A documentary on the failed adaptation titled Jodorowsky dune released in 2013. We listen to an excited Jodorowsky telling stories about the film’s pre-production and his encounters with Dalí, Welles, Jagger and Pink Floyd. The documentary and most Jodorowsky fans agree that his Dune, if properly funded, would have been a historic achievement. It is also likely that a film lasting more than half a day was a spectacular failure. We will never know. Dune and the singular director who was attached to it became too ambitious, too strange and too powerful to make the big screen.
Enter David Lynch. Lynch, like Jodorowsky, was a promising avant-garde filmmaker in the 1970s known for his surreal and disturbing films as Elephant man and Eraser head. In 1983, Lynch received studio funding to adapt Dune and set out to achieve what Jodorowsky never could. Things took a turn for the worse quickly. Filming exclusively in the merciless deserts of Mexico turned out to be a bad decision and the film was over budget. Like Jodorowsky, Lynch struggled with studio executives during run time. Warner Brothers wanted the final movie to be two standard hours long, but Lynch’s cut was three and a half hours.
The published version of Dune is practically impossible to watch. Truncate the entirety of Herbert Dune in just over two hours generated a film so scattered and incomprehensible that the studio distributed famous glossaries of the Dune universe to help moviegoers understand the plot. The quality is somewhere between a bad Star Trek episode and an Ed Wood movie, not the work of a movie master. Lynch was embarrassed enough to remove his own name from the film’s credits on subsequent releases.
Today, Jodorowsky and Lynch remain two of cinema’s most acclaimed arthouse directors. They each had monumental plans for what their Dune would accomplish. But they could only watch their creative visions being dismantled to fit the results of a studio. Now, almost four decades after Lynch Dune, there is a new challenger, trying to fulfill the dream that none of his peers could. And there is reason to be optimistic that this time, Dune will be well done.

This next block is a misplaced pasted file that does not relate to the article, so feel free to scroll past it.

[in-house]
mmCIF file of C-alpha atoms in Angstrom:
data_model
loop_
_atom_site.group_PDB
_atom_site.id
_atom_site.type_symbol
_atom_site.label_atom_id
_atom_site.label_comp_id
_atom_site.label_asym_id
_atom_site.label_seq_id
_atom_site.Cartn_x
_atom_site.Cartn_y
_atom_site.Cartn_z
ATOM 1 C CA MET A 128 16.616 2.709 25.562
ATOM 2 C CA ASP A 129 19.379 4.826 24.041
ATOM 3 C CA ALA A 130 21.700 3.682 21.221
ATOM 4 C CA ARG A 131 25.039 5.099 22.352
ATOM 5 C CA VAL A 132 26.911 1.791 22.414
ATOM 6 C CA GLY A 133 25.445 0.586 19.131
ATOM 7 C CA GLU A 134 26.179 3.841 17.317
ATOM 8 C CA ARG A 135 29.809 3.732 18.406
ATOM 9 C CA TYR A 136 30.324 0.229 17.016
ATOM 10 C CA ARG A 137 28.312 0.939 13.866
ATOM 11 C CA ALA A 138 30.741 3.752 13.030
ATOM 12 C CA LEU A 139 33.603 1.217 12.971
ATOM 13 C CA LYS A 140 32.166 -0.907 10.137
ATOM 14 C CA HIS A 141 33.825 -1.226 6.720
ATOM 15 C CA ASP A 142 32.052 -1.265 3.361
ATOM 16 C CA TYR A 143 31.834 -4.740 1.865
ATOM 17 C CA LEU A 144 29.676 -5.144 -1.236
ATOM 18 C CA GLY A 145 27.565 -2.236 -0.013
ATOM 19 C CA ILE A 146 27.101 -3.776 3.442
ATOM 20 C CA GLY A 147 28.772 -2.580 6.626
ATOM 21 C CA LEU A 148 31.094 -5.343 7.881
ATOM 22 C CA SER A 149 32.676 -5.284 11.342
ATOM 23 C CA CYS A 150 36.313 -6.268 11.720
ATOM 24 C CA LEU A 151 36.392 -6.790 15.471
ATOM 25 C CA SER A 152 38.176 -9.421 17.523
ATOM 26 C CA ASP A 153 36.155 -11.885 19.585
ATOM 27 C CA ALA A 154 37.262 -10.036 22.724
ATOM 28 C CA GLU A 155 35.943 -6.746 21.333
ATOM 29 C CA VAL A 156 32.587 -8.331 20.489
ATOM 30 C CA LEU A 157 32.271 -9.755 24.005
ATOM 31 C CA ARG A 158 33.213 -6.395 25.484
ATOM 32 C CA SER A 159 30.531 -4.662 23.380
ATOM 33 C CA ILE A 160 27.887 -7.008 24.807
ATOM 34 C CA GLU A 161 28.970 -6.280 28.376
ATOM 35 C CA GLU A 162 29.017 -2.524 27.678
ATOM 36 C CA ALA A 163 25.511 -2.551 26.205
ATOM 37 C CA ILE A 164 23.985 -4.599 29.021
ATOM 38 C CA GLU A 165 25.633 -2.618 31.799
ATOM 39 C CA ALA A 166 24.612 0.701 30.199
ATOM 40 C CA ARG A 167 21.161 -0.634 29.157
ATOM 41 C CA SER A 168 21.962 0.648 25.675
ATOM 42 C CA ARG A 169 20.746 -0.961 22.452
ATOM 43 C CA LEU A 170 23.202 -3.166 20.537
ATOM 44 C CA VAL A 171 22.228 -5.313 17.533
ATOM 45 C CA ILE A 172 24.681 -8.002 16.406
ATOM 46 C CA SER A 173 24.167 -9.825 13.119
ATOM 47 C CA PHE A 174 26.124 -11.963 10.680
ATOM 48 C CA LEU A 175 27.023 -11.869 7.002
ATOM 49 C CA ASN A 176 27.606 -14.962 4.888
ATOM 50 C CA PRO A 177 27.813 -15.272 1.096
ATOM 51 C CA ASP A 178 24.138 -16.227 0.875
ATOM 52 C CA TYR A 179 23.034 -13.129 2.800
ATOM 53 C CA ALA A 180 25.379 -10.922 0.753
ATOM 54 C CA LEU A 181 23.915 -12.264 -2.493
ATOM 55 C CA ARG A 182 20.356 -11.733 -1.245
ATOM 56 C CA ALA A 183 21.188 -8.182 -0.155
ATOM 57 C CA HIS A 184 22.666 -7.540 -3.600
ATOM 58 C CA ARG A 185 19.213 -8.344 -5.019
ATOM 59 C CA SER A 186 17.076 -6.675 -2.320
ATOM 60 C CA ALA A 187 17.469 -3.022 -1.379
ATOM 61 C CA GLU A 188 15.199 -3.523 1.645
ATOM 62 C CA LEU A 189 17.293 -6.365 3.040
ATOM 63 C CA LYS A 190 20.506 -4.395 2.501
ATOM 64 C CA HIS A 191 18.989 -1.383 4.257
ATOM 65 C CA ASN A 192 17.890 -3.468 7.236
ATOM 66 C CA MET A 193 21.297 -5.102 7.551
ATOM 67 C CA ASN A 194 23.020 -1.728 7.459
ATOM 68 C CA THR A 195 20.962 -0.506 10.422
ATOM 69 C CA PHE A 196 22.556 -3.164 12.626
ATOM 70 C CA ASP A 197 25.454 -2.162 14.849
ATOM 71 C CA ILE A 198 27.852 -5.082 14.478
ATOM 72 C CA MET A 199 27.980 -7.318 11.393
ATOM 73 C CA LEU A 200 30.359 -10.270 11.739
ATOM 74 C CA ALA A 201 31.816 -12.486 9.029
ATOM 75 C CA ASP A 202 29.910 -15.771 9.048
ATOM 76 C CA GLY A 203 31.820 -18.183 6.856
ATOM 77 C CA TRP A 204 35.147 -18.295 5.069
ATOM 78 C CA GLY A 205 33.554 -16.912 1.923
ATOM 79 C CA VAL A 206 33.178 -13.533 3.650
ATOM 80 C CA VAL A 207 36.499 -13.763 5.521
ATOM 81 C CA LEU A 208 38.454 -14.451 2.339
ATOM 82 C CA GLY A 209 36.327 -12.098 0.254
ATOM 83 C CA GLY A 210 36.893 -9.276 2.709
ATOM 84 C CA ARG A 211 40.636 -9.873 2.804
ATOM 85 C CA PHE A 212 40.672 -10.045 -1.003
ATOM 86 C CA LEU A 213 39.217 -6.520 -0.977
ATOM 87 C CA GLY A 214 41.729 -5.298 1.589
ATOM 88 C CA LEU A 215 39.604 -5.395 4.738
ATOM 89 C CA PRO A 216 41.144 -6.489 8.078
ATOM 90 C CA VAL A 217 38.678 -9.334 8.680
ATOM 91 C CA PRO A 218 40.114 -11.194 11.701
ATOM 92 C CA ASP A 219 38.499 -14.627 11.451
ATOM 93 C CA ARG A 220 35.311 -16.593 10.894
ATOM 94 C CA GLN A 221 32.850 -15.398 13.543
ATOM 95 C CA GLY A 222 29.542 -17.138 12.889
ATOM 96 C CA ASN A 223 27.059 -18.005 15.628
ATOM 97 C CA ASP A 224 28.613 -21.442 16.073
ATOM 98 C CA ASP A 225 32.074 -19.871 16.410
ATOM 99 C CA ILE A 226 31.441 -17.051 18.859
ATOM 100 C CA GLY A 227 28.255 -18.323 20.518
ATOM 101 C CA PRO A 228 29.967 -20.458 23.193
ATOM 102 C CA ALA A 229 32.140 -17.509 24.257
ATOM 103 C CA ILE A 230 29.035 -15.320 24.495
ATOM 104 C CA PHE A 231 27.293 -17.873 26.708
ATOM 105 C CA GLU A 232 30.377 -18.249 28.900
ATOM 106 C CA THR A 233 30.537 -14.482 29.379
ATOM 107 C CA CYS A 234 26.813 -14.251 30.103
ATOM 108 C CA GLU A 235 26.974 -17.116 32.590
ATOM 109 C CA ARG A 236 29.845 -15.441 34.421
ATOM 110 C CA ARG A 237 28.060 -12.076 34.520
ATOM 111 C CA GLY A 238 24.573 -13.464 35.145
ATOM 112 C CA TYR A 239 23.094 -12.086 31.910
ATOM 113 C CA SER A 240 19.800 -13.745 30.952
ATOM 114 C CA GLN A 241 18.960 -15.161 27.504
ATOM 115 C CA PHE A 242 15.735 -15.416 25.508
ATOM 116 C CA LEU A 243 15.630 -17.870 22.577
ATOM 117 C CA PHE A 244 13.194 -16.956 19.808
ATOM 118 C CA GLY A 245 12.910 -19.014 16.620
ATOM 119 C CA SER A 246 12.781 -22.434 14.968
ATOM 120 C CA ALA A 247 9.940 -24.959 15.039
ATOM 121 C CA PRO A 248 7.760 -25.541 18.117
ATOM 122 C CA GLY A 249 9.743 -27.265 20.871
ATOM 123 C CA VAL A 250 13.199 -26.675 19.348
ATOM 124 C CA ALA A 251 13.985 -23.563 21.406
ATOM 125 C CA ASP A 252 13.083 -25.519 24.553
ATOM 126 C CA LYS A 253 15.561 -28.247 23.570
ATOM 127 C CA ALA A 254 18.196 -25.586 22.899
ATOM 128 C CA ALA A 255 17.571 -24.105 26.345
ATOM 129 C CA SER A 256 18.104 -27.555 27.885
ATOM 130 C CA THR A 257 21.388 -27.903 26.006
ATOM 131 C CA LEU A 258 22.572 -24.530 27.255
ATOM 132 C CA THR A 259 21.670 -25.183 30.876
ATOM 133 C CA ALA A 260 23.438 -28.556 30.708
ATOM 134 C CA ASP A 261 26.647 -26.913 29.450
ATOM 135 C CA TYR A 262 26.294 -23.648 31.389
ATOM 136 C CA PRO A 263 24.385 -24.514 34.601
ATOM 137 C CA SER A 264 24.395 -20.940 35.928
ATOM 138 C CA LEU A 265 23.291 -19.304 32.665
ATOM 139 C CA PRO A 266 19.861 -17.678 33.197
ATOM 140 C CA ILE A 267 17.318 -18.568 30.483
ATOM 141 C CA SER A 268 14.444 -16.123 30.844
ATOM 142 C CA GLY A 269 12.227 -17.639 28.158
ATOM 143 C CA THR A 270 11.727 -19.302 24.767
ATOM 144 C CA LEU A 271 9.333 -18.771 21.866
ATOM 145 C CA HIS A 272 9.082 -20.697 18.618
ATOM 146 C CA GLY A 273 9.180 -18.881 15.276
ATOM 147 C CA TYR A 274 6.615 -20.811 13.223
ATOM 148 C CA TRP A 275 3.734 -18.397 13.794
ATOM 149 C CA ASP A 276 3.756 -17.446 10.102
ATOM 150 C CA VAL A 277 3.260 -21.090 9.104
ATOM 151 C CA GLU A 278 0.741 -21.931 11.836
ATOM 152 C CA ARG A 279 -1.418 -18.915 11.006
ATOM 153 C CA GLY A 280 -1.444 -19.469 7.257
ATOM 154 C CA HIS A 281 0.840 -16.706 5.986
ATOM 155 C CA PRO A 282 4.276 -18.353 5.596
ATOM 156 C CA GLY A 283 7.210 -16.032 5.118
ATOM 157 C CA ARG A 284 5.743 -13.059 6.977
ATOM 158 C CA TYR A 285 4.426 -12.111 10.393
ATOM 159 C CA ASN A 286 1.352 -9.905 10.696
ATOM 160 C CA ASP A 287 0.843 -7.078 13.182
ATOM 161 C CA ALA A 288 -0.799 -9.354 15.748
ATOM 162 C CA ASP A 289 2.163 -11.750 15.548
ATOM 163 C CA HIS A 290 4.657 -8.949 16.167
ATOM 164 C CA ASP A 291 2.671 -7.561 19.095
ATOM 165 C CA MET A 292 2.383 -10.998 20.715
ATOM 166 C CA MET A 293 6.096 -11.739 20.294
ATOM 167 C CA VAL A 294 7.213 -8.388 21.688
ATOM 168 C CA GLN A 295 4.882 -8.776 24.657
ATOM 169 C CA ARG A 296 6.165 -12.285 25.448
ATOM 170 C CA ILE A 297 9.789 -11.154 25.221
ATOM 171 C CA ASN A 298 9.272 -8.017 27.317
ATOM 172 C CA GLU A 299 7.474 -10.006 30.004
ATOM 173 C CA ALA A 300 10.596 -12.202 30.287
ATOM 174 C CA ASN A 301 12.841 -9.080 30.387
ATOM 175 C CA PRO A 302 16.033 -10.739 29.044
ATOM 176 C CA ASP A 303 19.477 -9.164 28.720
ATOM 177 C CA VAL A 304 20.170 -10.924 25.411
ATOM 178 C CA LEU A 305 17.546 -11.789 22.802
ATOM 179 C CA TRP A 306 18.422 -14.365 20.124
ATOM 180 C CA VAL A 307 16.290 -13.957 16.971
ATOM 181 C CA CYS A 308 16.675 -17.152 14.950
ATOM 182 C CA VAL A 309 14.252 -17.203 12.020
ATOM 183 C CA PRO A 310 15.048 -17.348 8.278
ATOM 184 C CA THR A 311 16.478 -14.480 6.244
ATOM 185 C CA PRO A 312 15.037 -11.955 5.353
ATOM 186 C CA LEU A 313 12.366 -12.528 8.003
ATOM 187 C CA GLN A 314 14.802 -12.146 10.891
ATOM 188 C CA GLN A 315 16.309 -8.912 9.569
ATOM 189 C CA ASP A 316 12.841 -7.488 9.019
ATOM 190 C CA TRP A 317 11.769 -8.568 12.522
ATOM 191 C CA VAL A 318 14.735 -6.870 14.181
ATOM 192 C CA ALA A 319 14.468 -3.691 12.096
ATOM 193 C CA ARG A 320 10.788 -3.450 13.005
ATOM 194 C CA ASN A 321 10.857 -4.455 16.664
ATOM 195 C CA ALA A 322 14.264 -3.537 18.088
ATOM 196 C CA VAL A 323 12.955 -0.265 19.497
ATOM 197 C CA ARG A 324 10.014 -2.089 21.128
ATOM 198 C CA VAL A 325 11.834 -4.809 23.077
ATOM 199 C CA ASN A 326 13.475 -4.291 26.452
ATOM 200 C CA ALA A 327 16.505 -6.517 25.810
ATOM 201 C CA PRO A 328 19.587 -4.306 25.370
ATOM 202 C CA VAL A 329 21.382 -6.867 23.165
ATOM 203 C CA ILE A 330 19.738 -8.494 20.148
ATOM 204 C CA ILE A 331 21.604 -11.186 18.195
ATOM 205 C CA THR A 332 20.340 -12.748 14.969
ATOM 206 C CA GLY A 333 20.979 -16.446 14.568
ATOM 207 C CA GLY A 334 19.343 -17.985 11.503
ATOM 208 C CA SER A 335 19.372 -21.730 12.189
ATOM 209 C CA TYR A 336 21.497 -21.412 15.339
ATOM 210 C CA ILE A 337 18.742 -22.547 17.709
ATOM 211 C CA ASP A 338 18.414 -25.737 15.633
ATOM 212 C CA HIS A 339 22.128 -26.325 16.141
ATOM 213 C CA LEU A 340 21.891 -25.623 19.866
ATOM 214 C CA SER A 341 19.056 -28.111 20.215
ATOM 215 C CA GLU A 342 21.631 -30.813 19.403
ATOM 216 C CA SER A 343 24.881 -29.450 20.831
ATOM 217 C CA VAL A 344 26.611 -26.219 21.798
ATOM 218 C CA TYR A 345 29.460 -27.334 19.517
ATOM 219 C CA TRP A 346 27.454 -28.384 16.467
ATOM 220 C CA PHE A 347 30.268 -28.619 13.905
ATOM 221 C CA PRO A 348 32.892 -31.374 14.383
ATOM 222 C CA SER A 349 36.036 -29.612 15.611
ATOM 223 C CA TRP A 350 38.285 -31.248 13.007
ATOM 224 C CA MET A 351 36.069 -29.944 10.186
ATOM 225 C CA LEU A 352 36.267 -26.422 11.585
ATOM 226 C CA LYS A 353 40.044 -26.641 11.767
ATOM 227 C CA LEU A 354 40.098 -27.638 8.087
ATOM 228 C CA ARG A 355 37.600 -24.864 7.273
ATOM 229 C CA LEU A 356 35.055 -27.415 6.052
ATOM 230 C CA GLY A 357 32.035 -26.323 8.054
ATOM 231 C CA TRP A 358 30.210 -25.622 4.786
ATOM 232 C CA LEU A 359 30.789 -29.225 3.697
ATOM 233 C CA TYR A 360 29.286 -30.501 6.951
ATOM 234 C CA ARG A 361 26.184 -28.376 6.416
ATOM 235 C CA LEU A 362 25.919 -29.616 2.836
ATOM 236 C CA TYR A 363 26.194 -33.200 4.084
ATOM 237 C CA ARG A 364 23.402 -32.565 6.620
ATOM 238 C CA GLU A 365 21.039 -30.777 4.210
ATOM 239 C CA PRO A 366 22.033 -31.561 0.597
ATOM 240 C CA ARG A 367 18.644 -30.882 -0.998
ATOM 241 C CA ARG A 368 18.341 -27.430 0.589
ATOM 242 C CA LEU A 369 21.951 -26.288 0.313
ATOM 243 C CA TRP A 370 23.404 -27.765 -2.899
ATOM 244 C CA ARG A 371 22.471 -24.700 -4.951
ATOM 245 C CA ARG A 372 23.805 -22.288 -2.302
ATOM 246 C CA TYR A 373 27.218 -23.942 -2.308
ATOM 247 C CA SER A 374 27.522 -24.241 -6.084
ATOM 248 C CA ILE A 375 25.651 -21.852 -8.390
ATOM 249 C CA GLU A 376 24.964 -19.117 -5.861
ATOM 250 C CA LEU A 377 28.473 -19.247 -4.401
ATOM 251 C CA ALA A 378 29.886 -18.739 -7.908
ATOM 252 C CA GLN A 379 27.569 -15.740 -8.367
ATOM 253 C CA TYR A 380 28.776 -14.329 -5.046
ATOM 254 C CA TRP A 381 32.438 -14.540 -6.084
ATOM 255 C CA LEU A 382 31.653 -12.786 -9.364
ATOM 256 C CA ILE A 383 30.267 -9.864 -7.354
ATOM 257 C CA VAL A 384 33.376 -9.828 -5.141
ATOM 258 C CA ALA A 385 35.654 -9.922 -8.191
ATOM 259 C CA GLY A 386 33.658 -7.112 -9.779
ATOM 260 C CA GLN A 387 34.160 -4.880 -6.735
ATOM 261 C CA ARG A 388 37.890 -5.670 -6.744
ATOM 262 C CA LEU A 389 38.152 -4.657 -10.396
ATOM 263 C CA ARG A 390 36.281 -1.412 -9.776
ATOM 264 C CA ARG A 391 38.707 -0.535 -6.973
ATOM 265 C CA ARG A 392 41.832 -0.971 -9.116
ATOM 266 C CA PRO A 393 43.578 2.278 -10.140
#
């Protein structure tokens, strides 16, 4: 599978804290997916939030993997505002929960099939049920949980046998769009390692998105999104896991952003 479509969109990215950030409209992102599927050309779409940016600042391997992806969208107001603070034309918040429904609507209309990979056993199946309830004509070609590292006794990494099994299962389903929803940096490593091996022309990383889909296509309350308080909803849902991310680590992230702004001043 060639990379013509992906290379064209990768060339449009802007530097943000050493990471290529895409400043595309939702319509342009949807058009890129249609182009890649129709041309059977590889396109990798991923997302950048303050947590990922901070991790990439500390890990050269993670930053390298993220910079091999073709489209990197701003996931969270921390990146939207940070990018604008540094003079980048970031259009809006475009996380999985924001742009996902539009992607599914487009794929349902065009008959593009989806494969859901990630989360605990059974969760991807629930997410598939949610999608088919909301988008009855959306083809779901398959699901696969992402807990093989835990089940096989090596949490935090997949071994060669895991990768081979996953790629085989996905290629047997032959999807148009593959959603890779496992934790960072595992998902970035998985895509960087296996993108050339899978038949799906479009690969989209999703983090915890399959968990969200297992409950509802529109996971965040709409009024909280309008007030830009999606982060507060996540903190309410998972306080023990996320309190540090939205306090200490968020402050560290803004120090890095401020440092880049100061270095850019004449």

Denis Villeneuve is a French-Canadian director whose sci-fi films are both spooky spirits and mainstream popcorn hits. His 2016 film Arrival was both a box office hit that was also called the smartest big-budget sci-fi movie in years. A year later, it made the star-studded and critically acclaimed sequel to Runne Blader which has aroused the love of science fiction and movie fans around the world. It systematically combines the philosophical and stimulating possibilities of science fiction with an exhilarating spectacle. He is perhaps the only one today able to adapt Dune.
Villeneuve gives us hope. Like Jodorowsky and Lynch, he recognizes that Dune can never be a simple two hour movie. But Villeneuve did what the others couldn’t and made a deal to lead two Dune movies with Warner Bros. Dune is only the first half of Herbert’s novel, and it will hit theaters at a time when sci-fi epics and sequels are one of the best-selling genres. Its cast is an embarrassment of wealth with stars like Timothée Chalamet, Zendaya and Oscar Isaac, and a score by composer Hans Zimmer.
Denis Villeneuve has the chance to change all that, to erase the failures suffered by his peers and to make Dune in the movie he’s always deserved to be.
The last forty-five years of literary and cinematographic history have brought us to this singular moment of 2021. Two of the most visionary directors in cinema have failed to meet the challenge of bringing the science fiction text on the big screen. most exceptional ever written. Denis Villeneuve has the chance to change all that, to erase the failures suffered by his peers and to make Dune in the movie he’s always deserved to be.